The Globe also obtained a letter sent by MP Michelle Rempel Garner, whose constituent’s family members in Afghanistan are the people who received the inauthentic documents.

Ms. Rempel Garner’s letter, dated July 7, was sent to the constituent, as well as Immigration Minister Sean Fraser, Global Affairs Minister Mélanie Joly and Ms. McPhedran.

The letter detailed almost a year of work that Ms. Rempel Garner’s office had done to help the constituent’s family navigate the immigration system. It said her office at first believed the facilitation letters were legitimate government documents and tried to help the constituent understand why some members of her family had been approved to come to Canada while others had not been.

Over the course of that work, the letter said, Ms. Rempel Garner’s office began to have concerns about the validity of the facilitation letters. Ms. Rempel Garner wrote that, despite 10 months of work and after corresponding with government officials more than 30 times, no one in government had said whether the documents her constituent’s family had received were legitimate.

The letter also said that, because the family had believed they possessed legitimate documents, they had come out of hiding to travel to the airport and exposed themselves to danger.

Mr. Fraser clarified the status of the facilitation letters in a response to Ms. Rempel Garner later in July. He said IRCC did not issue the documents, nor did it have a record of the first of the family’s two resettlement applications.

“Since finding no record of the application, IRCC took steps to understand the nature of the letter you raised and related communication,” Mr. Fraser wrote. “The use of inauthentic facilitation letters is a serious matter, and IRCC has treated the matter with the attention it deserves.”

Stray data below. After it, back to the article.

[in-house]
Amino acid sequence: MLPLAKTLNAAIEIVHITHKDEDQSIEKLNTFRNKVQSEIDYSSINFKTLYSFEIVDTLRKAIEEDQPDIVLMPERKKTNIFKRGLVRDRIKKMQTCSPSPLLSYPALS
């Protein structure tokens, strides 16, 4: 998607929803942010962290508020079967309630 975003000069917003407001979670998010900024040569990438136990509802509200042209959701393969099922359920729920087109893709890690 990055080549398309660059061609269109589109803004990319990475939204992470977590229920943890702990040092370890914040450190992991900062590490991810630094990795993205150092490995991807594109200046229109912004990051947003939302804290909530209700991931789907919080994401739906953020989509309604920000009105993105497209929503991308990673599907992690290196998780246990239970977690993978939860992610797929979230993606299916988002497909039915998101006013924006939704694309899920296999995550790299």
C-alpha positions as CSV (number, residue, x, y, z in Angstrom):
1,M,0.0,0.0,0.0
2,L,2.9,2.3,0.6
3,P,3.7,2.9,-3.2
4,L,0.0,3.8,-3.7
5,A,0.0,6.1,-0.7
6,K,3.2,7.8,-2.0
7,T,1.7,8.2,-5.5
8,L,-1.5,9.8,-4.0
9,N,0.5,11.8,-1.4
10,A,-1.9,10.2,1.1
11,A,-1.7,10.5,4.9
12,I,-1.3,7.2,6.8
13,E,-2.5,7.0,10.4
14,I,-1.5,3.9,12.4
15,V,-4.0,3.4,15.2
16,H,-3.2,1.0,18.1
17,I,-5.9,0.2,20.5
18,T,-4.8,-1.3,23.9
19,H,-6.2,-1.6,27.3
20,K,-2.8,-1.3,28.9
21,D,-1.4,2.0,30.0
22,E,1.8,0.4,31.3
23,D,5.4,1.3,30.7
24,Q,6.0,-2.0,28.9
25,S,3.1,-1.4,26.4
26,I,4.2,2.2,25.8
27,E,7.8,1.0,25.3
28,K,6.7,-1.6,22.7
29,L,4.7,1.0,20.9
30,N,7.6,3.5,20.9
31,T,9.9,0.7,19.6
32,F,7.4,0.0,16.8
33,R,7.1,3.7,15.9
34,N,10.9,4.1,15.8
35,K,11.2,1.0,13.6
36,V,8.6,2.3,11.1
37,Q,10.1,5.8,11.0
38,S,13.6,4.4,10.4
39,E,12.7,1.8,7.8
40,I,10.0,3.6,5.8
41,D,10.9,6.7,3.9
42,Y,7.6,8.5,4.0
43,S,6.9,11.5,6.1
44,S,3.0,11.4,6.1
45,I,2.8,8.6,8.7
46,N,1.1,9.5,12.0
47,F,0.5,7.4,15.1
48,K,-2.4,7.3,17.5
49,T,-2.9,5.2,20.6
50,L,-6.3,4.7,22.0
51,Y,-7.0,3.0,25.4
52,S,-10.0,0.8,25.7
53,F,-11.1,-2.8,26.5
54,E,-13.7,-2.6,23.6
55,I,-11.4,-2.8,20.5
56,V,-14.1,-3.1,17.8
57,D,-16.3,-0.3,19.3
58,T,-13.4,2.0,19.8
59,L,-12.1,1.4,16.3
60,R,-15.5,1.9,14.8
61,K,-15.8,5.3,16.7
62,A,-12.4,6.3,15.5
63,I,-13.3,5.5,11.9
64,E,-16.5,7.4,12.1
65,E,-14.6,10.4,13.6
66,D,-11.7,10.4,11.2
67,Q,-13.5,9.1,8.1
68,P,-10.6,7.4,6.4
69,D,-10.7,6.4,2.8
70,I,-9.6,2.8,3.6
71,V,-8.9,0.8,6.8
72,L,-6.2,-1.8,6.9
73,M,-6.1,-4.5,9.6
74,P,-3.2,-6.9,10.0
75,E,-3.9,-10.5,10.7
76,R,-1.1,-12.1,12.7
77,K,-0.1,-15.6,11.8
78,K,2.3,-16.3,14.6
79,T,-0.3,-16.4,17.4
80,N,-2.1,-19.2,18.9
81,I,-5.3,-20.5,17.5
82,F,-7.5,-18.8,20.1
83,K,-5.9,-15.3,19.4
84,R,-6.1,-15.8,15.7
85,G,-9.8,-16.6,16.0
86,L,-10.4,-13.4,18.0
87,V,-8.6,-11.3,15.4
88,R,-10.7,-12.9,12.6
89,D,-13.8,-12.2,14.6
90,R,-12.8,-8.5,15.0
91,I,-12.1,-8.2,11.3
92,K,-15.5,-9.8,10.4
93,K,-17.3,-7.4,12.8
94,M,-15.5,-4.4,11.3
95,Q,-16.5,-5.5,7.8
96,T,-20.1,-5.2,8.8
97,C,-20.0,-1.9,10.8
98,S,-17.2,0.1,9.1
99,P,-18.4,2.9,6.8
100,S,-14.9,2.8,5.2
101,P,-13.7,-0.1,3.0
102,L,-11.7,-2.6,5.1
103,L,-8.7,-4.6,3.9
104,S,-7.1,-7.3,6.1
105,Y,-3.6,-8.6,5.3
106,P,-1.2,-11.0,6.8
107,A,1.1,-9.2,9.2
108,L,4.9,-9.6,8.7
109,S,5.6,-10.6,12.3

Source: Documents senator sent to family trapped in Afghanistan weren’t authentic, says federal immigration department

5 asylum bids. 17 aliases. Why a judge says one man showed ‘blatant disrespect’ for Canada’s laws

Good characterization:

He used an alias to get asylum in Canada 30 years ago and allegedly cheated the welfare system and committed fraud by using as many as 16 other names before exhausting all appeals and being deported in 2012.

Officials say they still don’t know who he is — but they know where he is.

In February, Chris Osho Oko-Oboh — a.k.a. Andrew Ighiehon, James Aigbe, Friday Adun, Okojie Lugard and Marek Orszula among others — whose true identity is still unknown, according to court, returned to Canada from Nigeria with a “modified” travel document and made yet another asylum claim. It was his fifth over the past three decades.

This time, the man, believed to be 63 now, was immediately nabbed by border-enforcement agents upon arrival in Montreal through fingerprint matching. He has remained in detention, though not without drama.

In March, a tribunal ordered his release but he was sent back into custody after the Canada Border Services Agency appealed to the Federal Court, based on his unconfirmed identity and the fear that he might not reappear for his removal.

In quashing the tribunal decision to release him, Justice B. Richard Bell made an unusual move to order Oko-Oboh to pay $3,000 to cover the costs of the government in the proceedings, saying his conduct “greatly undermines” the integrity of Canada’s immigration, law enforcement, social welfare and judicial systems.

“The respondent has shown a blatant disrespect and disregard for Canadian law. It is apparent the criminal-law procedures have been unsuccessful in deterring the respondent’s unlawful conduct. … There is an evident need to deter the respondent’s unlawful conduct in relation to immigration matters,” Bell wrote in a ruling last month.